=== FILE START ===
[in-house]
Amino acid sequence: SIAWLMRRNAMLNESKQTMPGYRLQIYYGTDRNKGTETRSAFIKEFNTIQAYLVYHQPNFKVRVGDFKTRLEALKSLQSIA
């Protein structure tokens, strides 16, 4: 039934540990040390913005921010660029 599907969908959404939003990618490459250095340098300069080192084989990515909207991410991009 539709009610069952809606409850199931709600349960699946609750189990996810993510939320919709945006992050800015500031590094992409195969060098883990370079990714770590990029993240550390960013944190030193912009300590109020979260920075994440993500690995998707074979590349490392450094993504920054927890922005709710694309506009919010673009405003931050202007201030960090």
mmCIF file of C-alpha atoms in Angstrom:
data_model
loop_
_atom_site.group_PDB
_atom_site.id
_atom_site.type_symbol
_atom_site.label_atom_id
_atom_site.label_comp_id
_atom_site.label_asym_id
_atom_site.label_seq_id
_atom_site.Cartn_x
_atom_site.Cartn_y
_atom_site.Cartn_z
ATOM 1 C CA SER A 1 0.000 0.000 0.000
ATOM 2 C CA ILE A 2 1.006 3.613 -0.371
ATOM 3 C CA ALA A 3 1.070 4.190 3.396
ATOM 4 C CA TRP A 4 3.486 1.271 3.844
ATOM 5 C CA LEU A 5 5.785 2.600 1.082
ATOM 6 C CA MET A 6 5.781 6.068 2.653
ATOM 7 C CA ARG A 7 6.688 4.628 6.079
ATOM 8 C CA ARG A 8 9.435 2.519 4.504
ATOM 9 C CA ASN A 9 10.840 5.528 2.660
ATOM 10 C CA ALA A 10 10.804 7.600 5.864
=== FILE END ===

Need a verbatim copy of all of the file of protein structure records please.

[in-house]
Amino acid sequence: SIAWLMRRNAMLNESKQTMPGYRLQIYYGTDRNKGTETRSAFIKEFNTIQAYLVYHQPNFKVRVGDFKTRLEALKSLQSIA
């Protein structure tokens, strides 16, 4: 039934540990040390913005921010660029 599907969908959404939003990618490459250095340098300069080192084989990515909207991410991009 539709009610069952809606409850199931709600349960699946609750189990996810993510939320919709945006992050800015500031590094992409195969060098883990370079990714770590990029993240550390960013944190030193912009300590109020979260920075994440993500690995998707074979590349490392450094993504920054927890922005709710694309506009919010673009405003931050202007201030960090």
mmCIF file of C-alpha atoms in Angstrom:
data_model
loop_
_atom_site.group_PDB
_atom_site.id
_atom_site.type_symbol
_atom_site.label_atom_id
_atom_site.label_comp_id
_atom_site.label_asym_id
_atom_site.label_seq_id
_atom_site.Cartn_x
_atom_site.Cartn_y
_atom_site.Cartn_z
ATOM 1 C CA SER A 1 0.000 0.000 0.000
ATOM 2 C CA ILE A 2 1.006 3.613 -0.371
ATOM 3 C CA ALA A 3 1.070 4.190 3.396
ATOM 4 C CA TRP A 4 3.486 1.271 3.844
ATOM 5 C CA LEU A 5 5.785 2.600 1.082
ATOM 6 C CA MET A 6 5.781 6.068 2.653
ATOM 7 C CA ARG A 7 6.688 4.628 6.079
ATOM 8 C CA ARG A 8 9.435 2.519 4.504
ATOM 9 C CA ASN A 9 10.840 5.528 2.660
ATOM 10 C CA ALA A 10 10.804 7.600 5.864